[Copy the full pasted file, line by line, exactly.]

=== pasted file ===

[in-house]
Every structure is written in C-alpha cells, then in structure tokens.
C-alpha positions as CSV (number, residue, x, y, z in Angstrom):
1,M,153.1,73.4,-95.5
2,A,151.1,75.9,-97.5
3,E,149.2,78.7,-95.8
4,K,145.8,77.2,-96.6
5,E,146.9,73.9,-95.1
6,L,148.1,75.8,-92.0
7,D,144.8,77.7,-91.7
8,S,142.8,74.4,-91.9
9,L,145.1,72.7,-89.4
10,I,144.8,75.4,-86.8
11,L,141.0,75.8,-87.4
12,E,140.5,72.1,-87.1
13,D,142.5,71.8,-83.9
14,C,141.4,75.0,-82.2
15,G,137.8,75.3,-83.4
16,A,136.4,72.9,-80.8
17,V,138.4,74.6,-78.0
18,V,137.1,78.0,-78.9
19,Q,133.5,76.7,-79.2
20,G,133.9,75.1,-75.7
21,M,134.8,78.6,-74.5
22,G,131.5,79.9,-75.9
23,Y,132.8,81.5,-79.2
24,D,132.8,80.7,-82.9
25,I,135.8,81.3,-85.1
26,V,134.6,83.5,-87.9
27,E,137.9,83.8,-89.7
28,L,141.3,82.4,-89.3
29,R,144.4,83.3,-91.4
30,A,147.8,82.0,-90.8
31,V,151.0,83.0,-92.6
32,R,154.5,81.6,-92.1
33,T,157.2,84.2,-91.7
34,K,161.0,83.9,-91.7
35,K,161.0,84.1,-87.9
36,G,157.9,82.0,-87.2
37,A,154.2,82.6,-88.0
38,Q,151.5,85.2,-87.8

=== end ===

[in-house]
Every structure is written in C-alpha cells, then in structure tokens.
C-alpha positions as CSV (number, residue, x, y, z in Angstrom):
1,M,153.1,73.4,-95.5
2,A,151.1,75.9,-97.5
3,E,149.2,78.7,-95.8
4,K,145.8,77.2,-96.6
5,E,146.9,73.9,-95.1
6,L,148.1,75.8,-92.0
7,D,144.8,77.7,-91.7
8,S,142.8,74.4,-91.9
9,L,145.1,72.7,-89.4
10,I,144.8,75.4,-86.8
11,L,141.0,75.8,-87.4
12,E,140.5,72.1,-87.1
13,D,142.5,71.8,-83.9
14,C,141.4,75.0,-82.2
15,G,137.8,75.3,-83.4
16,A,136.4,72.9,-80.8
17,V,138.4,74.6,-78.0
18,V,137.1,78.0,-78.9
19,Q,133.5,76.7,-79.2
20,G,133.9,75.1,-75.7
21,M,134.8,78.6,-74.5
22,G,131.5,79.9,-75.9
23,Y,132.8,81.5,-79.2
24,D,132.8,80.7,-82.9
25,I,135.8,81.3,-85.1
26,V,134.6,83.5,-87.9
27,E,137.9,83.8,-89.7
28,L,141.3,82.4,-89.3
29,R,144.4,83.3,-91.4
30,A,147.8,82.0,-90.8
31,V,151.0,83.0,-92.6
32,R,154.5,81.6,-92.1
33,T,157.2,84.2,-91.7
34,K,161.0,83.9,-91.7
35,K,161.0,84.1,-87.9
36,G,157.9,82.0,-87.2
37,A,154.2,82.6,-88.0
38,Q,151.5,85.2,-87.8